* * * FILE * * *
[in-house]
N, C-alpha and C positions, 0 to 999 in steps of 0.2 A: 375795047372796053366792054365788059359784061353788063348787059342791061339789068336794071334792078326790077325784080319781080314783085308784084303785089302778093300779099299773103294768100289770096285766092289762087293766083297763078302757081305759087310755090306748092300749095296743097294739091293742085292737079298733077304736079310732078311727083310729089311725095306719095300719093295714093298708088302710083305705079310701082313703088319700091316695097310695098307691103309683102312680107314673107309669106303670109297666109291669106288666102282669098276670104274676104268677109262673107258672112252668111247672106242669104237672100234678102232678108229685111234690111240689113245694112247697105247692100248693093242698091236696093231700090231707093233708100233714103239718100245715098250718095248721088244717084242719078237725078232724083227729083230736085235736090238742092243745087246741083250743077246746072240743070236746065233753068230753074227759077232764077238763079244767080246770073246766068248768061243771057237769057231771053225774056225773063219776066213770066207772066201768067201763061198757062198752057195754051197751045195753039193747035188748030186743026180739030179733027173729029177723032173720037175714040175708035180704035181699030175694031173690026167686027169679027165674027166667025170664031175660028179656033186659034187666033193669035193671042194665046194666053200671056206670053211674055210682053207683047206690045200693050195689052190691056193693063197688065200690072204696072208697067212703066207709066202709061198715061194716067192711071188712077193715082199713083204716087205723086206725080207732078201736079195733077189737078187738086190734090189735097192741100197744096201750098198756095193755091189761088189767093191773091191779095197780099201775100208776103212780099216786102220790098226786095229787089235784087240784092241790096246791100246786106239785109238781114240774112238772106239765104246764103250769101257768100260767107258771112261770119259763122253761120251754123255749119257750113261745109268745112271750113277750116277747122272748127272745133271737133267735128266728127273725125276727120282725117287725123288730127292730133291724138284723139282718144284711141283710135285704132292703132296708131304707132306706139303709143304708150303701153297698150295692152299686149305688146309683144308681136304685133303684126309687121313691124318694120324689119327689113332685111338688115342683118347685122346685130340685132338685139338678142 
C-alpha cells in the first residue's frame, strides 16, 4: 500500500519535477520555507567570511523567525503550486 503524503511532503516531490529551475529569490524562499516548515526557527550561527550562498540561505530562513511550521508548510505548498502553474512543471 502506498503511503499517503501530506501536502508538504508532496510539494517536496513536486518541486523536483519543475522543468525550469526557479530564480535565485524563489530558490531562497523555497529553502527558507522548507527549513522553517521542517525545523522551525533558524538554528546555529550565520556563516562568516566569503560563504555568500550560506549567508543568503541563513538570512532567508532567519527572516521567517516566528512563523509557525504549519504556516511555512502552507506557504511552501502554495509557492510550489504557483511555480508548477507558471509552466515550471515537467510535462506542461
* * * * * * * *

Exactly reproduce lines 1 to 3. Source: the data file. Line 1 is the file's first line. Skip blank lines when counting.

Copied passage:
[in-house]
N, C-alpha and C positions, 0 to 999 in steps of 0.2 A: 375795047372796053366792054365788059359784061353788063348787059342791061339789068336794071334792078326790077325784080319781080314783085308784084303785089302778093300779099299773103294768100289770096285766092289762087293766083297763078302757081305759087310755090306748092300749095296743097294739091293742085292737079298733077304736079310732078311727083310729089311725095306719095300719093295714093298708088302710083305705079310701082313703088319700091316695097310695098307691103309683102312680107314673107309669106303670109297666109291669106288666102282669098276670104274676104268677109262673107258672112252668111247672106242669104237672100234678102232678108229685111234690111240689113245694112247697105247692100248693093242698091236696093231700090231707093233708100233714103239718100245715098250718095248721088244717084242719078237725078232724083227729083230736085235736090238742092243745087246741083250743077246746072240743070236746065233753068230753074227759077232764077238763079244767080246770073246766068248768061243771057237769057231771053225774056225773063219776066213770066207772066201768067201763061198757062198752057195754051197751045195753039193747035188748030186743026180739030179733027173729029177723032173720037175714040175708035180704035181699030175694031173690026167686027169679027165674027166667025170664031175660028179656033186659034187666033193669035193671042194665046194666053200671056206670053211674055210682053207683047206690045200693050195689052190691056193693063197688065200690072204696072208697067212703066207709066202709061198715061194716067192711071188712077193715082199713083204716087205723086206725080207732078201736079195733077189737078187738086190734090189735097192741100197744096201750098198756095193755091189761088189767093191773091191779095197780099201775100208776103212780099216786102220790098226786095229787089235784087240784092241790096246791100246786106239785109238781114240774112238772106239765104246764103250769101257768100260767107258771112261770119259763122253761120251754123255749119257750113261745109268745112271750113277750116277747122272748127272745133271737133267735128266728127273725125276727120282725117287725123288730127292730133291724138284723139282718144284711141283710135285704132292703132296708131304707132306706139303709143304708150303701153297698150295692152299686149305688146309683144308681136304685133303684126309687121313691124318694120324689119327689113332685111338688115342683118347685122346685130340685132338685139338678142 
C-alpha cells in the first residue's frame, strides 16, 4: 500500500519535477520555507567570511523567525503550486 503524503511532503516531490529551475529569490524562499516548515526557527550561527550562498540561505530562513511550521508548510505548498502553474512543471 502506498503511503499517503501530506501536502508538504508532496510539494517536496513536486518541486523536483519543475522543468525550469526557479530564480535565485524563489530558490531562497523555497529553502527558507522548507527549513522553517521542517525545523522551525533558524538554528546555529550565520556563516562568516566569503560563504555568500550560506549567508543568503541563513538570512532567508532567519527572516521567517516566528512563523509557525504549519504556516511555512502552507506557504511552501502554495509557492510550489504557483511555480508548477507558471509552466515550471515537467510535462506542461